Introducing Steve Davies, whose love of dinosaurs has led to an interesting retirement
When you think of retirement you tend to think of a break from work and a time to relax. That wasn’t the case for Steve, who opened the doors to Dinosaurland Fossil Museum in 1995, housing 113 exhibits. Twenty years later, he has 10,632.
After resigning from his job as a palaeontologist at BP, Steve and his wife Jenny embarked on an amazing journey, using their pension fund to found a museum.
We moved down to the Lyme Regis part of the world and if you’re into fossils this area is paradise on Earth,” explains Steve of how Dinosaurland came to be. “I’ve been coming here on and off all my life. It seemed like a good place to move.
He took five years off to figure out what to do. Casual jobs included being a visiting lecturer at Exeter University and freelance motivational work with football league clubs, trying to get them to perform beyond their expectations.
“One day, I happened to look in a paper and the building my museum is now housed in came on the market,” he remembers. “I happened to look at it the only day it was advertised. I thought I could do something with it. It’s an old Grade 1 listed congregational church. It’s the church where the great fossil pioneer Mary Anning was baptised and where she worshipped most of her life. It’s got all sorts of wonderful historical connections and is a space that’s perfect for displaying fossils. It seemed like the right thing to do, so we did it.”
It’s been incredibly hard work and now the pair are able to take money out of their pension fund and use it in the business, which is self-financing and doesn’t get any government subsidies. As well as maintaining the property, Steve taps into his network of fossil gurus around the world to find new specimens.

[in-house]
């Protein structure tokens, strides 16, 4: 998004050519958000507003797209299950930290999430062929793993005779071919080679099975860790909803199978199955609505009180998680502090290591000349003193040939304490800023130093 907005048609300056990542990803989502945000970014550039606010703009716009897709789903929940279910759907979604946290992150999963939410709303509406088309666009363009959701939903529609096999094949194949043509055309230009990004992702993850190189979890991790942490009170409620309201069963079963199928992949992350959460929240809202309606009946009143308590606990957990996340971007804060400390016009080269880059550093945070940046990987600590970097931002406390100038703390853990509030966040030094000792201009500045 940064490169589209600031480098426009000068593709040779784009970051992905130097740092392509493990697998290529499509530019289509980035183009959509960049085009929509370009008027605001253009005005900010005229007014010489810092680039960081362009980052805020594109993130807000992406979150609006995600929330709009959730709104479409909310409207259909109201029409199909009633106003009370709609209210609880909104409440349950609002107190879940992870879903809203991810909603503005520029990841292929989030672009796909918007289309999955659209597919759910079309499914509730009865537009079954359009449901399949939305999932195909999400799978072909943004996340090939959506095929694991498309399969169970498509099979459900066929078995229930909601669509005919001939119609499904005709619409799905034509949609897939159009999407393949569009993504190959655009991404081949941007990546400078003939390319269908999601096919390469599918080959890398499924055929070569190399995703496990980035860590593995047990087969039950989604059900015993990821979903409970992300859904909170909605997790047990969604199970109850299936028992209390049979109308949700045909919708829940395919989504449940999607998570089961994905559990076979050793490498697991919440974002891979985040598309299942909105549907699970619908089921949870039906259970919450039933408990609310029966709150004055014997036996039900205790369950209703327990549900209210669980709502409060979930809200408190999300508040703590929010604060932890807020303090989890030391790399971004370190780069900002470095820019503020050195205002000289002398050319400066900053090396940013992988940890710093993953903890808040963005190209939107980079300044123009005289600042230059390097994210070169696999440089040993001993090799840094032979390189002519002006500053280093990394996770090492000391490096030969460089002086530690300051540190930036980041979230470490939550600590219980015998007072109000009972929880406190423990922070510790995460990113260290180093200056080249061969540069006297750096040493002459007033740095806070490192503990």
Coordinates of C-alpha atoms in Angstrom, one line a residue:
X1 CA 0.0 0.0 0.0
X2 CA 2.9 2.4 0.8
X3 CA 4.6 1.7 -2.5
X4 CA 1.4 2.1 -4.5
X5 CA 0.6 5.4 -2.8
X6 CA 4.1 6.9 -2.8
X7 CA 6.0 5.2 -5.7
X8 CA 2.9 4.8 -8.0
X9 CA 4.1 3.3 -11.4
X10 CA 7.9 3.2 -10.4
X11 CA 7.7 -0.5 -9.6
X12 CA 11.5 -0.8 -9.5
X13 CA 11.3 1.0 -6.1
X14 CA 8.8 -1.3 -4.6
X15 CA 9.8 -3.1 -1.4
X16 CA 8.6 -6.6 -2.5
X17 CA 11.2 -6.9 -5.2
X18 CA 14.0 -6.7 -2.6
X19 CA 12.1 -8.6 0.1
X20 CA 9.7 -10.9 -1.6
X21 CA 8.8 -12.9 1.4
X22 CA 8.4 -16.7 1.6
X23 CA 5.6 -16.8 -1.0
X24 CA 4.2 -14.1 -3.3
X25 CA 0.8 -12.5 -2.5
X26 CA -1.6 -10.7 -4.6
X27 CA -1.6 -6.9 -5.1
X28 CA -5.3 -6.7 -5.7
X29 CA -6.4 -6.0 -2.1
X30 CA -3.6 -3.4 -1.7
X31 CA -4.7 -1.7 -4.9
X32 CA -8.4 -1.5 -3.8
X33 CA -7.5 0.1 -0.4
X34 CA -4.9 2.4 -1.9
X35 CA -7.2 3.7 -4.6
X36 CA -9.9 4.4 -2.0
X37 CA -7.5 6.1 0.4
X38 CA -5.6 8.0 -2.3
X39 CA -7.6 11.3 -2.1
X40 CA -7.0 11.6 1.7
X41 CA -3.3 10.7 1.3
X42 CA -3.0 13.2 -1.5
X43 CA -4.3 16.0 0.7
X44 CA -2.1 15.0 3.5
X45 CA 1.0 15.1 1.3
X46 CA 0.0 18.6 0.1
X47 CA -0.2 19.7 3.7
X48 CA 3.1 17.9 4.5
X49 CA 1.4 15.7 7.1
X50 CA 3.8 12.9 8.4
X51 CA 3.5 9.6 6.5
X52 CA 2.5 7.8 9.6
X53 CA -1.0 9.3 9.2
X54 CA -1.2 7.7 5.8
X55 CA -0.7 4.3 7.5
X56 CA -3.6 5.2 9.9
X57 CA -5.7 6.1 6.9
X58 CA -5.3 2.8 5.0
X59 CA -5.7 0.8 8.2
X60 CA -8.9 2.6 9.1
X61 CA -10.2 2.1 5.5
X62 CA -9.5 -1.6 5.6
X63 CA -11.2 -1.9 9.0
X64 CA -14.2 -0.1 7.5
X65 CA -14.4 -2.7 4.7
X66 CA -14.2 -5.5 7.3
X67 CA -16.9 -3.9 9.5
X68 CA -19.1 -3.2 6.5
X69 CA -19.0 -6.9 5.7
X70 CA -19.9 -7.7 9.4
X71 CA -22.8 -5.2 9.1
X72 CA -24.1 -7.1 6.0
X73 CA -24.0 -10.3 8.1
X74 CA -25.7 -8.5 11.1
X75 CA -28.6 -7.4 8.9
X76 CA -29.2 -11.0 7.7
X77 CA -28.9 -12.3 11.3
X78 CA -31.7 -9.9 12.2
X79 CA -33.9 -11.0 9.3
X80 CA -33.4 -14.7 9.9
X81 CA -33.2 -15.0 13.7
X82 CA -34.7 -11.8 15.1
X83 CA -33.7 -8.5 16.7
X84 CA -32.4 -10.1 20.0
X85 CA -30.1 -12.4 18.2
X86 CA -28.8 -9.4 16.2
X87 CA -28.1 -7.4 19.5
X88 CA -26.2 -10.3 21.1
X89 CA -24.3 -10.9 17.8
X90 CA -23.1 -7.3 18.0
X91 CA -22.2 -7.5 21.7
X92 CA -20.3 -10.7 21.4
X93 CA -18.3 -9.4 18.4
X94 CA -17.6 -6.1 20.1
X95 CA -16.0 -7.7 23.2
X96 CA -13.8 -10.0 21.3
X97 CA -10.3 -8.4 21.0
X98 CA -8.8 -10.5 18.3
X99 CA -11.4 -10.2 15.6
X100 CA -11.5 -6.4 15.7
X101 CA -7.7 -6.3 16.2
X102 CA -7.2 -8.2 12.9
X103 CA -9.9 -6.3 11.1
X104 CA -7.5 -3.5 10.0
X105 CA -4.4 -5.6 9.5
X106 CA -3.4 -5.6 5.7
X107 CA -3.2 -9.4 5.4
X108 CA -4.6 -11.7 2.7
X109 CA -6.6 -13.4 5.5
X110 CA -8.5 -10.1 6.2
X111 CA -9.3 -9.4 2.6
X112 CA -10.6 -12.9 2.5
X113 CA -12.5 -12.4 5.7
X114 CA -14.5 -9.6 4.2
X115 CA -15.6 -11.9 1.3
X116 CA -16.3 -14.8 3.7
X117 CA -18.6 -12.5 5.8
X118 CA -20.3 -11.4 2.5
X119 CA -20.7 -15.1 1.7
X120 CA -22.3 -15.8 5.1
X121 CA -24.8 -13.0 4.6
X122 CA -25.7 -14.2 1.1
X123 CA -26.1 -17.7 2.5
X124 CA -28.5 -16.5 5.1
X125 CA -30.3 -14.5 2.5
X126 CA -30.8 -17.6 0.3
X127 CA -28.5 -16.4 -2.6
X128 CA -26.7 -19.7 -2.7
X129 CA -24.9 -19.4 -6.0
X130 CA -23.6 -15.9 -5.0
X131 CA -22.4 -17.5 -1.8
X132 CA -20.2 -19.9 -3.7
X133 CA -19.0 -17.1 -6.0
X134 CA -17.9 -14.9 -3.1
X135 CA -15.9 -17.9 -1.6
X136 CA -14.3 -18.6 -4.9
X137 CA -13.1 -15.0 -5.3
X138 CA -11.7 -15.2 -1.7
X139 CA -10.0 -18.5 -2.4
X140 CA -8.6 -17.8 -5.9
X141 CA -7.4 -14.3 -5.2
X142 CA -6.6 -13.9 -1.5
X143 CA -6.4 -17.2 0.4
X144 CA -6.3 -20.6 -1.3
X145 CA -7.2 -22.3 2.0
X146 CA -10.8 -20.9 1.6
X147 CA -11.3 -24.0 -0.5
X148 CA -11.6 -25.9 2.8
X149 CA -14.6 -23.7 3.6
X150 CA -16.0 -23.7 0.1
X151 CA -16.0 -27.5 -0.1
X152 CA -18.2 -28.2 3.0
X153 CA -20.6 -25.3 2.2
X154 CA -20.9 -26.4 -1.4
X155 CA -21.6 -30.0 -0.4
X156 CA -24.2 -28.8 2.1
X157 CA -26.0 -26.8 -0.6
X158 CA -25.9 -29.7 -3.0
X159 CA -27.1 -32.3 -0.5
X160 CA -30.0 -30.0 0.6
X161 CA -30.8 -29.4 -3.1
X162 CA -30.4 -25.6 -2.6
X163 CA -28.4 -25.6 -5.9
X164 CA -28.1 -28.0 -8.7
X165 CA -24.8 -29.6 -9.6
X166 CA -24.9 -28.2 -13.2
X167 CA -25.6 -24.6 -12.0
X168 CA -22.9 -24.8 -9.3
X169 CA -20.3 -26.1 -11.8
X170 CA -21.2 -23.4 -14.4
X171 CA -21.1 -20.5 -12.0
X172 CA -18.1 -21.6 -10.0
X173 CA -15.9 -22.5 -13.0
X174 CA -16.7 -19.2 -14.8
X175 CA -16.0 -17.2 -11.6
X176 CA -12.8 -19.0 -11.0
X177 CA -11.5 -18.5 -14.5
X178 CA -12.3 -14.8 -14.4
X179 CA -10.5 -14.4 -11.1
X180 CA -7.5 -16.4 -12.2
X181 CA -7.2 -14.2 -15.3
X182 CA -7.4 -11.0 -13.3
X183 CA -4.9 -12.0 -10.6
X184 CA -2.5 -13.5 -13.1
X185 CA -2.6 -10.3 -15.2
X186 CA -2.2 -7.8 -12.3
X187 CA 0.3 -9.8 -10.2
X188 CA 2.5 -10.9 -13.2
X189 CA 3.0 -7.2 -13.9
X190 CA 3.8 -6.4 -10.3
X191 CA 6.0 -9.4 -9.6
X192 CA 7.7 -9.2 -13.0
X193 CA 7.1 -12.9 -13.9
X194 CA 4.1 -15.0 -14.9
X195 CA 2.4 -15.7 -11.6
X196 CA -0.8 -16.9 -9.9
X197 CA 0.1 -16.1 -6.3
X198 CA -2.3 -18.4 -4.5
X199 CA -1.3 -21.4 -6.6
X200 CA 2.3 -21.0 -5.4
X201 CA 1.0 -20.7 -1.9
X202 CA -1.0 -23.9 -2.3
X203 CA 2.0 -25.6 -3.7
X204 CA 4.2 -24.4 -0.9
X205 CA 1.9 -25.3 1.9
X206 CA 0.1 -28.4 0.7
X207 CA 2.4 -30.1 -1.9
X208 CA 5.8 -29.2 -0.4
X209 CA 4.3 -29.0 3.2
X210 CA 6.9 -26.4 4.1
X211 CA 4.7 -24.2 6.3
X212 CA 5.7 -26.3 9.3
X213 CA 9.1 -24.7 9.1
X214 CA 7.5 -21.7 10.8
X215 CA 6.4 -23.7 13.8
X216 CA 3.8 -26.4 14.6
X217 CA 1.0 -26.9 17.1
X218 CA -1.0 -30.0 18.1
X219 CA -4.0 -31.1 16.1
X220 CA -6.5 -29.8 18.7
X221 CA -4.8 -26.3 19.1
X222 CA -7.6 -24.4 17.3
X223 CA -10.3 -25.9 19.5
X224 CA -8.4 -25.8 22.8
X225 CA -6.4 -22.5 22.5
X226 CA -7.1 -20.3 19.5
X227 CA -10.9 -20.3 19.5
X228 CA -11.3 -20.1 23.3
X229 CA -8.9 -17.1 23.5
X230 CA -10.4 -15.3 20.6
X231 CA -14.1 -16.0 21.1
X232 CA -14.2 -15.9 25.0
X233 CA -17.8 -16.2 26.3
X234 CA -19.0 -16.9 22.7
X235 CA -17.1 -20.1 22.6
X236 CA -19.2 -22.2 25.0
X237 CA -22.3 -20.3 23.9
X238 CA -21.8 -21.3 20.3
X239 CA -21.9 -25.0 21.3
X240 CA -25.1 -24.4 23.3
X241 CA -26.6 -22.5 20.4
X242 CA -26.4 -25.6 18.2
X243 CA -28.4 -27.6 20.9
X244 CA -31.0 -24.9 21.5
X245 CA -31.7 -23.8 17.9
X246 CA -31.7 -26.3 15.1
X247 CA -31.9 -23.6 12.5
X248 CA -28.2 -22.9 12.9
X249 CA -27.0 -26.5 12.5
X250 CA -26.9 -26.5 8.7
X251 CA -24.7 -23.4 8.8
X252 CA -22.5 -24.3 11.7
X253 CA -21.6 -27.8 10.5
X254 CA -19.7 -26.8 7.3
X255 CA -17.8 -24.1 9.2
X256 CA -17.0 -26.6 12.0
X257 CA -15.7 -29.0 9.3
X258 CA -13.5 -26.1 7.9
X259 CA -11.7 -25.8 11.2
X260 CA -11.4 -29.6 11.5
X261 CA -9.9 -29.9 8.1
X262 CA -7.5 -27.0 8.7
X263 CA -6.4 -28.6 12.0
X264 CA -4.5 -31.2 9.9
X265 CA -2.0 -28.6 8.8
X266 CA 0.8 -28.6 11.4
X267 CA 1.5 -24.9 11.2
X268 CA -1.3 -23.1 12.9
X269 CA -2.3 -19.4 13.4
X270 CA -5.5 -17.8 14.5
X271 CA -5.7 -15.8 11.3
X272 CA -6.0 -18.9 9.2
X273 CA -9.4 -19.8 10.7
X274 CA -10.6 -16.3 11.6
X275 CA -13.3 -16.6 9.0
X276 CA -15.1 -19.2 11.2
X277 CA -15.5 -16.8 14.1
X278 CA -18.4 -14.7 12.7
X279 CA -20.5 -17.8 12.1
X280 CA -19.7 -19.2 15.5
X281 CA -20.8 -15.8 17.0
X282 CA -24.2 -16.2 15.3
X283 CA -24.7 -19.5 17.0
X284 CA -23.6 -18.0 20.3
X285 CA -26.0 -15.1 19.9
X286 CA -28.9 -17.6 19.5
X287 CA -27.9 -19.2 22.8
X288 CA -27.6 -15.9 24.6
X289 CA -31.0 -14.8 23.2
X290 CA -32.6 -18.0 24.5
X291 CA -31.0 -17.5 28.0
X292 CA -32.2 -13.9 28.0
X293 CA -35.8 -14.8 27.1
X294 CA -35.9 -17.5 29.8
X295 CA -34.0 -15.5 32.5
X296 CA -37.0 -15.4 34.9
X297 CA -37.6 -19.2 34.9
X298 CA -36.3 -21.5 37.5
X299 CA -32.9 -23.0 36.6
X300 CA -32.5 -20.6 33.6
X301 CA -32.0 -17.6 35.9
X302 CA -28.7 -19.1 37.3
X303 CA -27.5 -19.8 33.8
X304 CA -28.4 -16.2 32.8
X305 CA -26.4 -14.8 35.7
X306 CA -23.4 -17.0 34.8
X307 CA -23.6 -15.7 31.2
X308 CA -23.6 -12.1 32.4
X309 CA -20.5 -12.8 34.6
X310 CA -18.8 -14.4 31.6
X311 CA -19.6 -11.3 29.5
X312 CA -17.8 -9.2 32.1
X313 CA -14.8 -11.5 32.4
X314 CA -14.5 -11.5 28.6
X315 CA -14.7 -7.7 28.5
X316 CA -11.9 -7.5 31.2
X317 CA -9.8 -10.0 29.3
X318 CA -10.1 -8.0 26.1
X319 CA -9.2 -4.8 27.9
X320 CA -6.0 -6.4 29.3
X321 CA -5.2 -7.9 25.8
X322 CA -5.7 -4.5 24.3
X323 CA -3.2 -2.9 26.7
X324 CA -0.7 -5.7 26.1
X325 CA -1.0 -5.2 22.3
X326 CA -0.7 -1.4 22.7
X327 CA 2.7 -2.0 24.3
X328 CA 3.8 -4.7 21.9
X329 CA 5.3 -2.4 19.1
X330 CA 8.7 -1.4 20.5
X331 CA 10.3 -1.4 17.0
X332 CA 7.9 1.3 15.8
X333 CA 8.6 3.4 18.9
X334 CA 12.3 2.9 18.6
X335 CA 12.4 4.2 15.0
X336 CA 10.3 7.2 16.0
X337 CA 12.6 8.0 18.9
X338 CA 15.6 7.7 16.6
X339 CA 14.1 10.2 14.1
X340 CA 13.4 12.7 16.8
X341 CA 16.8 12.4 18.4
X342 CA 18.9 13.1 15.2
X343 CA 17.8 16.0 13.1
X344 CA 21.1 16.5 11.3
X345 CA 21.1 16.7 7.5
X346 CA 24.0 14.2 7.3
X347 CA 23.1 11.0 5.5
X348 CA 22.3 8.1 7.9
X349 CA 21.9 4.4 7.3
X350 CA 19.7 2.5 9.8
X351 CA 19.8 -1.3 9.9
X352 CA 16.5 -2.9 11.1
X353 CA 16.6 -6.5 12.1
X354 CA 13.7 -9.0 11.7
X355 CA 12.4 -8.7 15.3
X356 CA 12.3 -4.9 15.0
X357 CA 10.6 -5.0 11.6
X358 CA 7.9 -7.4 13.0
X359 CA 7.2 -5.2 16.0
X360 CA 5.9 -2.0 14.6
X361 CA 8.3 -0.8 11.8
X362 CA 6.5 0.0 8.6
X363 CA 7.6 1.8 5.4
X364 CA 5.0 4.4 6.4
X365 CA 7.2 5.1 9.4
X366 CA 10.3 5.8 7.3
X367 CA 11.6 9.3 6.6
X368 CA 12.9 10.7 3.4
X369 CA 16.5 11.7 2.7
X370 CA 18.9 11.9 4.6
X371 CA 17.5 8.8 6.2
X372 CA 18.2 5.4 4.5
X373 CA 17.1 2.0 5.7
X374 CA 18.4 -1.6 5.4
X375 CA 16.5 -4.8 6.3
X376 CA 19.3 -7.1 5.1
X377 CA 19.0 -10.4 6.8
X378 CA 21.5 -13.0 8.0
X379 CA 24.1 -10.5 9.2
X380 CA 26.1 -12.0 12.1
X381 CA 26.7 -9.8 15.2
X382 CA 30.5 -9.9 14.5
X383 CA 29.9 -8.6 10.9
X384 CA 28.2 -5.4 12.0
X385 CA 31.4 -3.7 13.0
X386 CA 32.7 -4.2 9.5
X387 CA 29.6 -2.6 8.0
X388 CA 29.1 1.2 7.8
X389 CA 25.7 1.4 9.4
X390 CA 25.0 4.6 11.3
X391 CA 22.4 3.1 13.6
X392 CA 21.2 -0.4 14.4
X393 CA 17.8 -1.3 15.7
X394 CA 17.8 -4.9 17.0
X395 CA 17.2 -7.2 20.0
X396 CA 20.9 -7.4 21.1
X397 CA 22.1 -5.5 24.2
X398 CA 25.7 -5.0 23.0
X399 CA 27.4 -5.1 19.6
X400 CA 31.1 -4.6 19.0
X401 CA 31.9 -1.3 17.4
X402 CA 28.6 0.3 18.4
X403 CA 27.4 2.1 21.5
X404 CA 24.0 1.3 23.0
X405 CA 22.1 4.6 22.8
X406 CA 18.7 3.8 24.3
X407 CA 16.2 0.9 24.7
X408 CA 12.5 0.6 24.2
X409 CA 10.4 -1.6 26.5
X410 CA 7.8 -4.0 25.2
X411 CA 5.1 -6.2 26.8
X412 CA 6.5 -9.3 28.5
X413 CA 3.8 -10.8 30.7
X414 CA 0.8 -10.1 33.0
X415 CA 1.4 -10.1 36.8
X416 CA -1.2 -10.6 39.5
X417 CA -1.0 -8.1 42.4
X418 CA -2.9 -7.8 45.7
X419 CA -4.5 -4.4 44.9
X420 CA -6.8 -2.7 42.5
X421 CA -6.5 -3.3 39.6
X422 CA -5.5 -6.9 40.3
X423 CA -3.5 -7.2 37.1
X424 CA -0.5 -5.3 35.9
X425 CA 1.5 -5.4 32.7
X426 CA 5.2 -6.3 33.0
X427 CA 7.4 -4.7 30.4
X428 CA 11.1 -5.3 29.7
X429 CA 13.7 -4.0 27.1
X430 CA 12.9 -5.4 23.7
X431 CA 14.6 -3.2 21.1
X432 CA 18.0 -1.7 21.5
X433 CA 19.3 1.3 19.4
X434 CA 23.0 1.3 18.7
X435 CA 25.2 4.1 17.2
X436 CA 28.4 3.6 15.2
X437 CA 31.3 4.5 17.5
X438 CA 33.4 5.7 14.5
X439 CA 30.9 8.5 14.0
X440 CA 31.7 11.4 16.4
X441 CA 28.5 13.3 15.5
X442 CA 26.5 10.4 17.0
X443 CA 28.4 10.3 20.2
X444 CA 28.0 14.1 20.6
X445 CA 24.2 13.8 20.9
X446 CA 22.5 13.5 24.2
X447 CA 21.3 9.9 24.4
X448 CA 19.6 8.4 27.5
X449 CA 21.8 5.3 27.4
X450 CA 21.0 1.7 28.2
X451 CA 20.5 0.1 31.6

“I get the double advantage that if you buy the right thing, there’s great capital growth,” he says. “I’m really lucky that pension rules have changed – it’s a fabulous advantage for me at the moment. All of my time at BP was spent overseas so I’ve got a network of friends around the world that look out for special pieces for me. Sometimes, I’ll get a phone call saying, ‘I’ve got this fabulous thing, it’s going to cost this much, let me know in half-an-hour.’
I’ve got some wonderful Russian trilobites, maybe the best in the country and those, I had half-an-hour to agree to buy them or not.
Summer is spent looking after the museum visitors, while the winter is generally devoted to looking for new fossils on the beaches around Lyme Regis with fellow enthusiasts. Above all, explains Steve, the museum is about a personal connection.
“All the text [about the exhibits] is written in the first person,” he says. “We don’t employ anyone; it’s just me and my wife. We feel that if people want to come along and spend money to see our fossil collection they ought to get to talk to us about it if they want. We meet all sorts of lovely people – it’s not a job, it’s sheer fun.”
Above all though, he can’t believe he actually gets to do this every day.
“One of the themes in my museum is that things happen by chance,” he says. “I never dreamed of doing my own museum, but now I look back on it, I can’t believe how perfect it is for me. I’m so lucky and all by chance – isn’t that brilliant?”
What would you do with your pension?